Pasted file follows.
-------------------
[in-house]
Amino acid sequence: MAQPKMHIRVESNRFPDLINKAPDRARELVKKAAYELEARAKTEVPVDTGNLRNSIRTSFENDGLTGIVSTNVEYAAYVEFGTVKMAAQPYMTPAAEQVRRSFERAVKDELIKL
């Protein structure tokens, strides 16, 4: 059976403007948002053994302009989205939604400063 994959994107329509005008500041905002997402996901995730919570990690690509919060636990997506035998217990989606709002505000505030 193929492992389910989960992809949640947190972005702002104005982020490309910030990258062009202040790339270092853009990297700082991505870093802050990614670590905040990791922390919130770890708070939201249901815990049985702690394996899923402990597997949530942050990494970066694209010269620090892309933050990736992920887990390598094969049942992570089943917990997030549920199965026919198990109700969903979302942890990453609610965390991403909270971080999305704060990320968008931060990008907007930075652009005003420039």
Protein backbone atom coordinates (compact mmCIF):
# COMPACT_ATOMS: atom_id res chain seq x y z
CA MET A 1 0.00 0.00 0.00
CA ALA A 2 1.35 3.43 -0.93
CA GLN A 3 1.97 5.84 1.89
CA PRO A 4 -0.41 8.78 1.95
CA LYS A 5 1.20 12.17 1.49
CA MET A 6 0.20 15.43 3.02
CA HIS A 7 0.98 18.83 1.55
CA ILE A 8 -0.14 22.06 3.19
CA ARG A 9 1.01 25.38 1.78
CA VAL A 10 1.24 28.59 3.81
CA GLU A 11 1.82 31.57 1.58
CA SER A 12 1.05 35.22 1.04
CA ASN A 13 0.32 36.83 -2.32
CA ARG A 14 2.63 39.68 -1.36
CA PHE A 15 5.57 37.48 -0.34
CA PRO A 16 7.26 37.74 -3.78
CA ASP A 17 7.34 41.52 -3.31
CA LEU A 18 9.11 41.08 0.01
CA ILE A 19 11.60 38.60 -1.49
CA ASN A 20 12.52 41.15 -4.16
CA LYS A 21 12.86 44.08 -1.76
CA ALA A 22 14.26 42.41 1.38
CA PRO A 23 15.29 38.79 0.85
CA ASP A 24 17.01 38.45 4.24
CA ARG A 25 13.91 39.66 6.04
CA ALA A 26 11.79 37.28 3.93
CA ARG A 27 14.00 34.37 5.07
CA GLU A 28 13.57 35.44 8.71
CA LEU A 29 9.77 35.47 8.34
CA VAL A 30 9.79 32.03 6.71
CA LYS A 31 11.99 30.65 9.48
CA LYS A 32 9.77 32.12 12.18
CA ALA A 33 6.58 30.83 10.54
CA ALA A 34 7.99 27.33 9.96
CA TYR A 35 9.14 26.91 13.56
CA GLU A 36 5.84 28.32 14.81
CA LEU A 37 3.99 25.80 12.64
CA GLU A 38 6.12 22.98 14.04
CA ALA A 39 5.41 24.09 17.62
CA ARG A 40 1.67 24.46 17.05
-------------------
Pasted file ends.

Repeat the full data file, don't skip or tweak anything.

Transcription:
[in-house]
Amino acid sequence: MAQPKMHIRVESNRFPDLINKAPDRARELVKKAAYELEARAKTEVPVDTGNLRNSIRTSFENDGLTGIVSTNVEYAAYVEFGTVKMAAQPYMTPAAEQVRRSFERAVKDELIKL
């Protein structure tokens, strides 16, 4: 059976403007948002053994302009989205939604400063 994959994107329509005008500041905002997402996901995730919570990690690509919060636990997506035998217990989606709002505000505030 193929492992389910989960992809949640947190972005702002104005982020490309910030990258062009202040790339270092853009990297700082991505870093802050990614670590905040990791922390919130770890708070939201249901815990049985702690394996899923402990597997949530942050990494970066694209010269620090892309933050990736992920887990390598094969049942992570089943917990997030549920199965026919198990109700969903979302942890990453609610965390991403909270971080999305704060990320968008931060990008907007930075652009005003420039």
Protein backbone atom coordinates (compact mmCIF):
# COMPACT_ATOMS: atom_id res chain seq x y z
CA MET A 1 0.00 0.00 0.00
CA ALA A 2 1.35 3.43 -0.93
CA GLN A 3 1.97 5.84 1.89
CA PRO A 4 -0.41 8.78 1.95
CA LYS A 5 1.20 12.17 1.49
CA MET A 6 0.20 15.43 3.02
CA HIS A 7 0.98 18.83 1.55
CA ILE A 8 -0.14 22.06 3.19
CA ARG A 9 1.01 25.38 1.78
CA VAL A 10 1.24 28.59 3.81
CA GLU A 11 1.82 31.57 1.58
CA SER A 12 1.05 35.22 1.04
CA ASN A 13 0.32 36.83 -2.32
CA ARG A 14 2.63 39.68 -1.36
CA PHE A 15 5.57 37.48 -0.34
CA PRO A 16 7.26 37.74 -3.78
CA ASP A 17 7.34 41.52 -3.31
CA LEU A 18 9.11 41.08 0.01
CA ILE A 19 11.60 38.60 -1.49
CA ASN A 20 12.52 41.15 -4.16
CA LYS A 21 12.86 44.08 -1.76
CA ALA A 22 14.26 42.41 1.38
CA PRO A 23 15.29 38.79 0.85
CA ASP A 24 17.01 38.45 4.24
CA ARG A 25 13.91 39.66 6.04
CA ALA A 26 11.79 37.28 3.93
CA ARG A 27 14.00 34.37 5.07
CA GLU A 28 13.57 35.44 8.71
CA LEU A 29 9.77 35.47 8.34
CA VAL A 30 9.79 32.03 6.71
CA LYS A 31 11.99 30.65 9.48
CA LYS A 32 9.77 32.12 12.18
CA ALA A 33 6.58 30.83 10.54
CA ALA A 34 7.99 27.33 9.96
CA TYR A 35 9.14 26.91 13.56
CA GLU A 36 5.84 28.32 14.81
CA LEU A 37 3.99 25.80 12.64
CA GLU A 38 6.12 22.98 14.04
CA ALA A 39 5.41 24.09 17.62
CA ARG A 40 1.67 24.46 17.05